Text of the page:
Elizabeth Smoots, MD
A concussion is an injury to your brain that causes problems with how the brain works. It can affect brain tasks like memory, balance, concentration, judgement, and coordination.
Most will have a full recovery but the brain will need time to heal with the proper rest and monitoring.
A concussion is caused by a sudden, violent jolt to the brain. The force can cause stretching and tearing to the brain and soft tissue that supports it. Forces that can cause this type of damage include:
Factors that may increase your chance of a concussion include:
Concussions most often occur with:
A concussion can cause symptoms that may last for days, weeks, or even longer. They may be immediately present or appear a few hours or days after the injury. The symptoms that develop will depend on the severity of the injury. More common symptoms are listed below.
Physical symptoms may include:
Mental and emotional symptoms may include:
A doctor should be consulted if serious symptoms like confusion and vomiting occur or if symptoms get worse.
Young children may not be able to clearly communicate symptoms. Talk to a doctor if the child has had a head injury and is showing any of the following symptoms:
You will be asked about your symptoms and how the injury occurred. Others who witnessed the accident may also be asked to describe what happened and how you reacted. A physical exam will be done. It will often include brief tests for strength, sensation, balance, reflexes, and memory. The doctor will often be able to diagnose a concussion based on the exam and history.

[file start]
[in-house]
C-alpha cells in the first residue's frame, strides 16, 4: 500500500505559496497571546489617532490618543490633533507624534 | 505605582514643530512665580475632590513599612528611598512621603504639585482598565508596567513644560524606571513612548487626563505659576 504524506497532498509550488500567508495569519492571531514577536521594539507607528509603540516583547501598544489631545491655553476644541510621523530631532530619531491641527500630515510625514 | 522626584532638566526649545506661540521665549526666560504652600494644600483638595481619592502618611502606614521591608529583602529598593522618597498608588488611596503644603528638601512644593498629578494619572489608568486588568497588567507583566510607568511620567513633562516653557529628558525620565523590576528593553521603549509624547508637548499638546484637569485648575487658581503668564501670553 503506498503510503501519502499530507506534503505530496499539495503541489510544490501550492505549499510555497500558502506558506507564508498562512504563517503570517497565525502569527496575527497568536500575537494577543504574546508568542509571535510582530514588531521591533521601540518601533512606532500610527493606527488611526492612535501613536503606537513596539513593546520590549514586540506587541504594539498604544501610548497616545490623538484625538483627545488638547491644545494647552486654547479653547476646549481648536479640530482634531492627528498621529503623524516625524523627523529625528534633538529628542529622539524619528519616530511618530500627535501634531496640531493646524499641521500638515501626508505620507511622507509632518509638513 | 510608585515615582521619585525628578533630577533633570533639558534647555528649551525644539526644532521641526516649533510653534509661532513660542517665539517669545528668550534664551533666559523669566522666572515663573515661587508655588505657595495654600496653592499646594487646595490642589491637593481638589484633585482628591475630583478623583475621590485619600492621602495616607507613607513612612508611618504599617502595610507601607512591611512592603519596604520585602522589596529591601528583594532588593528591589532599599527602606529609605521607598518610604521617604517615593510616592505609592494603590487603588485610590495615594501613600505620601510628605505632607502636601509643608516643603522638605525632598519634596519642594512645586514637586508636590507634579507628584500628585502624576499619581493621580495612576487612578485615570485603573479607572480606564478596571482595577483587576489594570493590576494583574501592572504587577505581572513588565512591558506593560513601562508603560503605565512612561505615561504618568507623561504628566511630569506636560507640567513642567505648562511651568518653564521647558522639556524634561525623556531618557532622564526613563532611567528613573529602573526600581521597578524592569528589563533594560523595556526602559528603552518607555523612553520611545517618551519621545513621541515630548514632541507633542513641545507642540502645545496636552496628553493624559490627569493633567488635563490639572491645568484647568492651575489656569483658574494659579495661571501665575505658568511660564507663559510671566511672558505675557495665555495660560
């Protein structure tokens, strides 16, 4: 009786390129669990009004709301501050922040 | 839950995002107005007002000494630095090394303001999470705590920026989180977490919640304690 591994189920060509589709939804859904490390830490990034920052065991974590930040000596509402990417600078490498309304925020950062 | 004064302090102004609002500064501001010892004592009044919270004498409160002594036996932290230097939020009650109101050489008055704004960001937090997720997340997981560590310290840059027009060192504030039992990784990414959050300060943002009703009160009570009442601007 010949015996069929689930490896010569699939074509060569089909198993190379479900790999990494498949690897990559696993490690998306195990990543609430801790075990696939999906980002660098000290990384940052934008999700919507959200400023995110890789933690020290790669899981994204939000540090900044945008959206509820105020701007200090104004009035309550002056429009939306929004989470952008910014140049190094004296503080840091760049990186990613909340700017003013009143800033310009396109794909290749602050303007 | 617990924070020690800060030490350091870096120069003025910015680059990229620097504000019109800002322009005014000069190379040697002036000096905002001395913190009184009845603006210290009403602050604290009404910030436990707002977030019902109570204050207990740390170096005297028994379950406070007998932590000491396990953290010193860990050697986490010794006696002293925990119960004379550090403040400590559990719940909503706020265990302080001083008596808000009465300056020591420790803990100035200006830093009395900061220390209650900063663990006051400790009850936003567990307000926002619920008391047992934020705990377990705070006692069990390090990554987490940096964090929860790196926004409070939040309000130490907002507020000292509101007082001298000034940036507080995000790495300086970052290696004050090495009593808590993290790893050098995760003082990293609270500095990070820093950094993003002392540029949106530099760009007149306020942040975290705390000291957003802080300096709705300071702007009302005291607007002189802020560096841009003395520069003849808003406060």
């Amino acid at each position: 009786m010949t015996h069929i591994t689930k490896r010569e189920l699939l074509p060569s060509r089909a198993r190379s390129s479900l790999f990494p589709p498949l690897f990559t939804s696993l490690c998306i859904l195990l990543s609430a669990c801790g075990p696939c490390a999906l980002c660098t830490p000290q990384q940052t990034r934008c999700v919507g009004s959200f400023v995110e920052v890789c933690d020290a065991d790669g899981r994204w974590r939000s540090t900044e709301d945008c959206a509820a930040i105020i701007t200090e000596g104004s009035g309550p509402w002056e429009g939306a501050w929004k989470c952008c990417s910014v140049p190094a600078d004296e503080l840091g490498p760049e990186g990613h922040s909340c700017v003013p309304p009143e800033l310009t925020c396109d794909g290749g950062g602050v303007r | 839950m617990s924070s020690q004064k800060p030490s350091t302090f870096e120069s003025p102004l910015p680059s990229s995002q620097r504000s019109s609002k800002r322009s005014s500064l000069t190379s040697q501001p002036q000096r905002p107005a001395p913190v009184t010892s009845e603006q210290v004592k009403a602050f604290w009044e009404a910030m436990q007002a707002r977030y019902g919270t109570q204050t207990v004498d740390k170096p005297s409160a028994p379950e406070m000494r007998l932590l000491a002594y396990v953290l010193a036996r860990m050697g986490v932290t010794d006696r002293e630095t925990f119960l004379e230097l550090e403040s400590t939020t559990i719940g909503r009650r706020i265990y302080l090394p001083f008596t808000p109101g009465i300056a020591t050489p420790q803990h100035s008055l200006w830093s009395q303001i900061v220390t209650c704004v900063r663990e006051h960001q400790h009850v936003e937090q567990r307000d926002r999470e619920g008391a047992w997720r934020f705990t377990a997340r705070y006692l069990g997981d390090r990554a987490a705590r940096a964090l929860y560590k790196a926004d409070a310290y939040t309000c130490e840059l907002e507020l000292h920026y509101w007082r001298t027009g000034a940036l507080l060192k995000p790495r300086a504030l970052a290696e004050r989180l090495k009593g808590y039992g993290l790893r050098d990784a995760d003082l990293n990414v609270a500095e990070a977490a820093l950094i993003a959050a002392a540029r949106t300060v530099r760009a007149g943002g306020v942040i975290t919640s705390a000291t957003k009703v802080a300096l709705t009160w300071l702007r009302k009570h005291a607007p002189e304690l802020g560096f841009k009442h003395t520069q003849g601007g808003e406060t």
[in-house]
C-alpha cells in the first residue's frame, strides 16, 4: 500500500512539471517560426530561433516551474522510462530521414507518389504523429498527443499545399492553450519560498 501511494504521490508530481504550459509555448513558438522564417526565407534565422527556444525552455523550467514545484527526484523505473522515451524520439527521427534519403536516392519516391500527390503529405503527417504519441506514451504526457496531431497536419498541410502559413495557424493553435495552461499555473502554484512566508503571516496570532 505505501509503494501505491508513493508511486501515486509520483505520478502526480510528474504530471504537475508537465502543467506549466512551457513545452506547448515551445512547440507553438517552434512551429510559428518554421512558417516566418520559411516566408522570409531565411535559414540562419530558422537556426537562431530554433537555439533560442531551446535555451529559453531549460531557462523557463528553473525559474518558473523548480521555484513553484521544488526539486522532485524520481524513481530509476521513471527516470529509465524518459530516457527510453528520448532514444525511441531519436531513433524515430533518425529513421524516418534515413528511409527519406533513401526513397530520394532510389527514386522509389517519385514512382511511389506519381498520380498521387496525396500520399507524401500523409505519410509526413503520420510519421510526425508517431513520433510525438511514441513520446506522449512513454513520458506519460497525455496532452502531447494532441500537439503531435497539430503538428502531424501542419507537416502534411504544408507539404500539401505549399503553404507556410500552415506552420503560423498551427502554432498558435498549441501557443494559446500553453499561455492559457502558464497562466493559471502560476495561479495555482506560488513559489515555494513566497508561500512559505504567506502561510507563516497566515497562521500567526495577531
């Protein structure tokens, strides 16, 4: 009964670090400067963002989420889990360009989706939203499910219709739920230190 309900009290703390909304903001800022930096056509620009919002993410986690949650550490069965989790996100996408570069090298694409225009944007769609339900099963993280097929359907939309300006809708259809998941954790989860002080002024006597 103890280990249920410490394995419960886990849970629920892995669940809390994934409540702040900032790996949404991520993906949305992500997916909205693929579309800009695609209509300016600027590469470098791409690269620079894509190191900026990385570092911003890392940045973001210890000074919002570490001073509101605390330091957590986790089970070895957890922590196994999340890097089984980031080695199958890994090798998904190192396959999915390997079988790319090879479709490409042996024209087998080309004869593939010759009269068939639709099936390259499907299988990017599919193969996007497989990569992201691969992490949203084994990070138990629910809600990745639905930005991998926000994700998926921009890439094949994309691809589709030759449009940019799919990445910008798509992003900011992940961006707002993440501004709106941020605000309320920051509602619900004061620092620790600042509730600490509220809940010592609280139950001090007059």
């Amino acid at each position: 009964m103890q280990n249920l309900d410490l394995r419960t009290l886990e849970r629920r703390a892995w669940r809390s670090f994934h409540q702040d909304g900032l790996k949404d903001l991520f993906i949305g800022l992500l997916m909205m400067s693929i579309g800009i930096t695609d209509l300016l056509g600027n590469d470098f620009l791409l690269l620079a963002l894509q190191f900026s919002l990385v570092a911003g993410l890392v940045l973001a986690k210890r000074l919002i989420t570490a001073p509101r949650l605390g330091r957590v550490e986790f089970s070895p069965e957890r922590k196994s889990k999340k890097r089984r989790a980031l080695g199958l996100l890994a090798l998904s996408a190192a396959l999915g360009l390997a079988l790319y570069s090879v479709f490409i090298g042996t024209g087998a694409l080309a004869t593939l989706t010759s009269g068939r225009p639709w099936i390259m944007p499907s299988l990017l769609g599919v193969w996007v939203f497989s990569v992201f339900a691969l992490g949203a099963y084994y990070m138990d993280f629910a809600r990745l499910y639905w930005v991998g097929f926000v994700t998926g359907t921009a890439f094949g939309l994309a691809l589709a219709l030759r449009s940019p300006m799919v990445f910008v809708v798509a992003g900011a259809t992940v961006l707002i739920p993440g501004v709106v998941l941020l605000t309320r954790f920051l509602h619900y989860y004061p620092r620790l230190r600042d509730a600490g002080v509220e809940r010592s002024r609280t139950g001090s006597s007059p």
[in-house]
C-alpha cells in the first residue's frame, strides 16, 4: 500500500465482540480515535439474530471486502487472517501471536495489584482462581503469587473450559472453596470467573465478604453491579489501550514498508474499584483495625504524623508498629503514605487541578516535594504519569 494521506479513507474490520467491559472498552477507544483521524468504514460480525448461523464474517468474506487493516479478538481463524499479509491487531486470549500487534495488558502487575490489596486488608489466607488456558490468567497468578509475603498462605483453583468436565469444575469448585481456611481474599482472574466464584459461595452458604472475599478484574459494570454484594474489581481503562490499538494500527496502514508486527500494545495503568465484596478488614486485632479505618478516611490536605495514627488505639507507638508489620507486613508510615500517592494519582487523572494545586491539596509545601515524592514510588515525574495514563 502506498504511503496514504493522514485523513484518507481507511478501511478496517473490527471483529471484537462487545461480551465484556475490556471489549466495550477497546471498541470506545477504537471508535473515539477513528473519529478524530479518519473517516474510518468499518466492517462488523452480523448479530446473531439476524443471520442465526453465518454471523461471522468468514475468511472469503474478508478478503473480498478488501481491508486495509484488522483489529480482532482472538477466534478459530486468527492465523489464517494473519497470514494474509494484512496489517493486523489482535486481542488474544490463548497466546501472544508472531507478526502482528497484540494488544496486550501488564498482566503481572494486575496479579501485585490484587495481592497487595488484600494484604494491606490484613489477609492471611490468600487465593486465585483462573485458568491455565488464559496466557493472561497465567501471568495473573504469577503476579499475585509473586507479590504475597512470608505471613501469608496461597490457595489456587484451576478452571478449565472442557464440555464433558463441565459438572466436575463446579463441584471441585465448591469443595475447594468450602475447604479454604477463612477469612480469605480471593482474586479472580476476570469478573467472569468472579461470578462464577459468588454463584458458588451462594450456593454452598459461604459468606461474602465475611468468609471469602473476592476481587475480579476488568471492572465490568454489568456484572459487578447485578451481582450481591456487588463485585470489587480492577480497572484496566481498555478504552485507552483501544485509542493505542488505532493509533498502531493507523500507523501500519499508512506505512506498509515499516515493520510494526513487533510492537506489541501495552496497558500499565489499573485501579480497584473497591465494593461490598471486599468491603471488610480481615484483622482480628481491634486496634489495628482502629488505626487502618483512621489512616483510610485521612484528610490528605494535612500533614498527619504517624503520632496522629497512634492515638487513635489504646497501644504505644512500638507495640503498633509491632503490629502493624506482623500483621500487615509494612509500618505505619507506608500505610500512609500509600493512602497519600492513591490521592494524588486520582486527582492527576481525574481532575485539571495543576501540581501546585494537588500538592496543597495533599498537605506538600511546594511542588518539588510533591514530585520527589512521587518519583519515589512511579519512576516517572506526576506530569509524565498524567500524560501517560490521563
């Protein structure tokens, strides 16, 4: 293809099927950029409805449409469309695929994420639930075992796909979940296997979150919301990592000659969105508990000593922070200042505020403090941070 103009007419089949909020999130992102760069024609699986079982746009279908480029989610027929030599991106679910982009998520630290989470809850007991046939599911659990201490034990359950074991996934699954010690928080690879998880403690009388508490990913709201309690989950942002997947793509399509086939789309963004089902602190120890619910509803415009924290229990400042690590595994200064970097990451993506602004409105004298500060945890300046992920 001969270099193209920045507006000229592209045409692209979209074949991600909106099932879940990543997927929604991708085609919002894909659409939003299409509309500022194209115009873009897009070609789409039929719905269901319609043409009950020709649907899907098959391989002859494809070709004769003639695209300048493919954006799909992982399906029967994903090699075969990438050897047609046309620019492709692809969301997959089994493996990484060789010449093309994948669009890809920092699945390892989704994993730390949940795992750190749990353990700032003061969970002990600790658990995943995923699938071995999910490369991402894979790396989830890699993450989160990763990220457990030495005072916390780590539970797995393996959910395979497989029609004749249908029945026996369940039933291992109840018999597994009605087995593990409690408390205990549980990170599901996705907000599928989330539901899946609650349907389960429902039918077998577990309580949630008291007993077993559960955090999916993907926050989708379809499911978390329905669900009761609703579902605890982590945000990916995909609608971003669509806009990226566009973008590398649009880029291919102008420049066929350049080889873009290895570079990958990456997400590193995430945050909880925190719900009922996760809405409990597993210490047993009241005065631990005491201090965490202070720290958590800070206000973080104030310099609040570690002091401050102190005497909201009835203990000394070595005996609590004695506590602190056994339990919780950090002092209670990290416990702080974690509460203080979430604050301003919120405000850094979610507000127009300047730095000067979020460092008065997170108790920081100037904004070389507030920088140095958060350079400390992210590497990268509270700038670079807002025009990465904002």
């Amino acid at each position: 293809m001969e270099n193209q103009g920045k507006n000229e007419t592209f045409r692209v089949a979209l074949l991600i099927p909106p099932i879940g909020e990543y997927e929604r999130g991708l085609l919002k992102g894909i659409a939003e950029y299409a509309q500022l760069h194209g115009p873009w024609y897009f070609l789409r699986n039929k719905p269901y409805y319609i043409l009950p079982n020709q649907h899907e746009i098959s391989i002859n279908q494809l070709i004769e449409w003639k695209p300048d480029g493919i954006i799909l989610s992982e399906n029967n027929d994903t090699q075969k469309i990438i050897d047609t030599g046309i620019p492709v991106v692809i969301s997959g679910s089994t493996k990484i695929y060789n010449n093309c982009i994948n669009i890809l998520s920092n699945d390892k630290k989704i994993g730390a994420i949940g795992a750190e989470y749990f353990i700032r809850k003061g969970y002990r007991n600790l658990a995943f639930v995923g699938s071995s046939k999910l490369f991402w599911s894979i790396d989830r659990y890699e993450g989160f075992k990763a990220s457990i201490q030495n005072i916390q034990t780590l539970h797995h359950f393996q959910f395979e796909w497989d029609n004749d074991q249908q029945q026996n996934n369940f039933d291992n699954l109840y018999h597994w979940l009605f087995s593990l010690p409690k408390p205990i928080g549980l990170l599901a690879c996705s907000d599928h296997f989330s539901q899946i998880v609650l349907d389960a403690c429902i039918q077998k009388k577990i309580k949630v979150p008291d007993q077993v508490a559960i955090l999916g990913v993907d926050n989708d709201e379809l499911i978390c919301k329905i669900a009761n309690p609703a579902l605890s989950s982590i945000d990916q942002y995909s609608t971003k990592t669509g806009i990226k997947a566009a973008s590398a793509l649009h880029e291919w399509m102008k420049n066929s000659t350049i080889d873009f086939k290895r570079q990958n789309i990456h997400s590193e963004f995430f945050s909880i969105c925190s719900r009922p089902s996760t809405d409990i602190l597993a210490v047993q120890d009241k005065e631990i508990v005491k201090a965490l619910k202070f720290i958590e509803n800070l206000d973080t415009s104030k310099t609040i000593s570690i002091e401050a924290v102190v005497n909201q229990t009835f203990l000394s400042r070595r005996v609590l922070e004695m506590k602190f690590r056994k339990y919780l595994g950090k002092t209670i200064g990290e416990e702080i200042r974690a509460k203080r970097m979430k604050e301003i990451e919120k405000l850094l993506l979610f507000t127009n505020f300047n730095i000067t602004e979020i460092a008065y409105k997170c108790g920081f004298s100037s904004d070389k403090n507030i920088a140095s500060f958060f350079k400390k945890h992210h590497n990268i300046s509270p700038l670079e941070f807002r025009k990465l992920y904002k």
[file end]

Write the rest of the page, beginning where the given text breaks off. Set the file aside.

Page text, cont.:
A CT scan may be done if there are severe symptoms or certain risk factors but are not always needed.
The brain can often heal on its own with rest and avoiding activities that may be harmful while it heals. Symptoms will gradually fade during recovery.
The brain will need full rest at first. This means adjusting physical activities and decreasing mentally-demanding tasks. Early in recovery, activities that need concentration like work or schoolwork will need to be avoided. For children this also includes avoiding video games, watching television, computer activities, or texting.
Mental and physical activities will gradually be added once initial symptoms improve. Symptoms, balance, cognition and tolerance to current activity levels will be tested throughout recovery. This information will be used to decide if further rest is needed or it is time to progress to the next step. Returning to mental or physical activities too quickly can make symptoms worse and slow the recovery process.
The brain is more vulnerable to injuries while it is healing. Re-injury can lead to more severe or long-term symptoms. Precautions should be taken with:
Second head injury can be especially dangerous in children and adolescents (second impact syndrome). Even a mild second head injury in children and adolescents can lead to serious damage to the brain. This can lead to unconsciousness and even death.
A closed head injury is often the result of an accident which can be difficult to prevent. To decrease the chance of severe injuries during an accident: